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The reaction between a cyanoacrylate super-glue and sodium bicarbonate is one that intrigues me. It forms a type of cement that is virtually unbreakable. I have looked all over the internet for what occurs in this reaction, but have found nothing. Could you help me out by telling me what happens in this reaction. Thank you!
Answer 1:

Are you sure that the superglue "reacts" with the sodium bicarbonate. Are you sure that is would not do the same with chalk (calcium carbonate). If superglue sets around some powder, it usually results in very strong cement. Do try with chalk powder, or with sawdust. Please be very careful with superglue.

Answer 2:

The question seems to be whether the superglue just sticks the baking soda together really well or whether there is some additional chemistry involved.I haven't read enough to have an opinion about it. I left a drop of superglue on my desktop, and it dried into a super-hard spot; I don't know if the baking soda makes it harder and stronger or not.

Answer 3:

The bicarbonate (even water) starts the reaction between one cyanoacrylate and another one. The bicarbonate and cyanoacrylate form an ion which reacts with another cyanoacrylate molecule. This starts a chain reaction (polymerization) which ends up a very good adhesive. This is not explained very well but you can read more about the reaction at these sites:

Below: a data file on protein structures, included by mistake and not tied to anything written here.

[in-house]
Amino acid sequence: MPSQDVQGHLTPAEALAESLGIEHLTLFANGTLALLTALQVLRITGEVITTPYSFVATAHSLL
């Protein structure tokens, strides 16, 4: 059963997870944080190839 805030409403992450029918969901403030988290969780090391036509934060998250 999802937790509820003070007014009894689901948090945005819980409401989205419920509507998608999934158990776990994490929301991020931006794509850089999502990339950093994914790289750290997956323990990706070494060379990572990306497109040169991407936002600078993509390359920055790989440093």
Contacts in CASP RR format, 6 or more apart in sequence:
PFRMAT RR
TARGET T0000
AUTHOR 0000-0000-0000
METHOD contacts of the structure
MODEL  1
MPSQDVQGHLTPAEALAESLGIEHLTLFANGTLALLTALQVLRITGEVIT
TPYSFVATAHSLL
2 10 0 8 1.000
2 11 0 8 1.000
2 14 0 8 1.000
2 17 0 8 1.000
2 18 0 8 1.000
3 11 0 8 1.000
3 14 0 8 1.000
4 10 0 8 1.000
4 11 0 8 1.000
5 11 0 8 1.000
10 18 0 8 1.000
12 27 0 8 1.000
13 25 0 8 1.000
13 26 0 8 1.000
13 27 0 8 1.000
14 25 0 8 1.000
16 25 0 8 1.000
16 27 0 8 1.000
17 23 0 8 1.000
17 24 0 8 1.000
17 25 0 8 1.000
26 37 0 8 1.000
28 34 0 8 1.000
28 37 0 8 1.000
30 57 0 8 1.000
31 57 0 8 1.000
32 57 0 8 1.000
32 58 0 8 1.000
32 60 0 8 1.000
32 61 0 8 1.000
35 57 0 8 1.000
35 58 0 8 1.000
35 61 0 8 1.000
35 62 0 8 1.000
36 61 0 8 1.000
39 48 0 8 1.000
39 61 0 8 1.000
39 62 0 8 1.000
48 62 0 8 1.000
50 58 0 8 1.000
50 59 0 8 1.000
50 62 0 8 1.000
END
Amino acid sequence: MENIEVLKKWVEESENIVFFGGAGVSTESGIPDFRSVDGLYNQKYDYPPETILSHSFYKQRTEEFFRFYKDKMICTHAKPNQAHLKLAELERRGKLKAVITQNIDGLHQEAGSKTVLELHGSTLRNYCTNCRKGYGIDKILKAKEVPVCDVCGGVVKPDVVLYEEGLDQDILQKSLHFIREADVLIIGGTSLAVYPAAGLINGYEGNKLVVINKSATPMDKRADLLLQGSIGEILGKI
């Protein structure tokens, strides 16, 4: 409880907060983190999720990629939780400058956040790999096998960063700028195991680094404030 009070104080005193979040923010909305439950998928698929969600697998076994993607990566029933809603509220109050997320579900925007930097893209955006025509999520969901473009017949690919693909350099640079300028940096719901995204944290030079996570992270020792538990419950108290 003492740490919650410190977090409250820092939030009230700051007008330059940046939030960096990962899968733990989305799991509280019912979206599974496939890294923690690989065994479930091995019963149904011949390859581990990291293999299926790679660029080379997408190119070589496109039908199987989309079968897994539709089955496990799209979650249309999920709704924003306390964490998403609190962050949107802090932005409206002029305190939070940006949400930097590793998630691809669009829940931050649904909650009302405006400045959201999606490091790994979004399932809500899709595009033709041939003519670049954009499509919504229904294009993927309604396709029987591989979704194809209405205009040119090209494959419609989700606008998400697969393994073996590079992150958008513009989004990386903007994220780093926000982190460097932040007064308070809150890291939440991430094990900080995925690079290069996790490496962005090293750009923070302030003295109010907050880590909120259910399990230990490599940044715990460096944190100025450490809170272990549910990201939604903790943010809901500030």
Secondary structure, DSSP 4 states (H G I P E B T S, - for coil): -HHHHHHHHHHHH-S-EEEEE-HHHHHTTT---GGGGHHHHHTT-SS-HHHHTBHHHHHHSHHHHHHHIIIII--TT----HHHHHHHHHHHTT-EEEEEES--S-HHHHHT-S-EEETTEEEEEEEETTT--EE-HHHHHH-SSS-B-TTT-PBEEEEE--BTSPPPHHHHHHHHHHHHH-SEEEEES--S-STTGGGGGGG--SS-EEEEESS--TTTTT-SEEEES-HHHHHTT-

The two above sites have nice information on the superglue reaction.If you want the nitty gritty details of the reaction look at this site under the topic: Anionic Polymerization

Answer 4:

A monomer, such as methylcyanoacrylate (the substance in super glue), with two electron -withdrawing substituents can be polymerized with very mild nucleophiles such as Br, CN, amines or OH. The monomer polymerizes on contact with many surfaces. Most often it is initialized by the presence of water (the OH ions from water).If you have sodium bicarbonte present, traces of water (from the surface or air) will react and make NaOH. The reaction is the following:NaHCO3 + H2O -----> NaOH + H2CO3NaOH is a very good starter of the polymerization reaction. It will make the reaction go very fast. Since this is an exothermic reaction (energy gets released) the H2CO3 will break up into H2O and CO2 . The water will evaporate and that should be the fume you have noticed. You should also see the CO2.This is my guess on what is happening.

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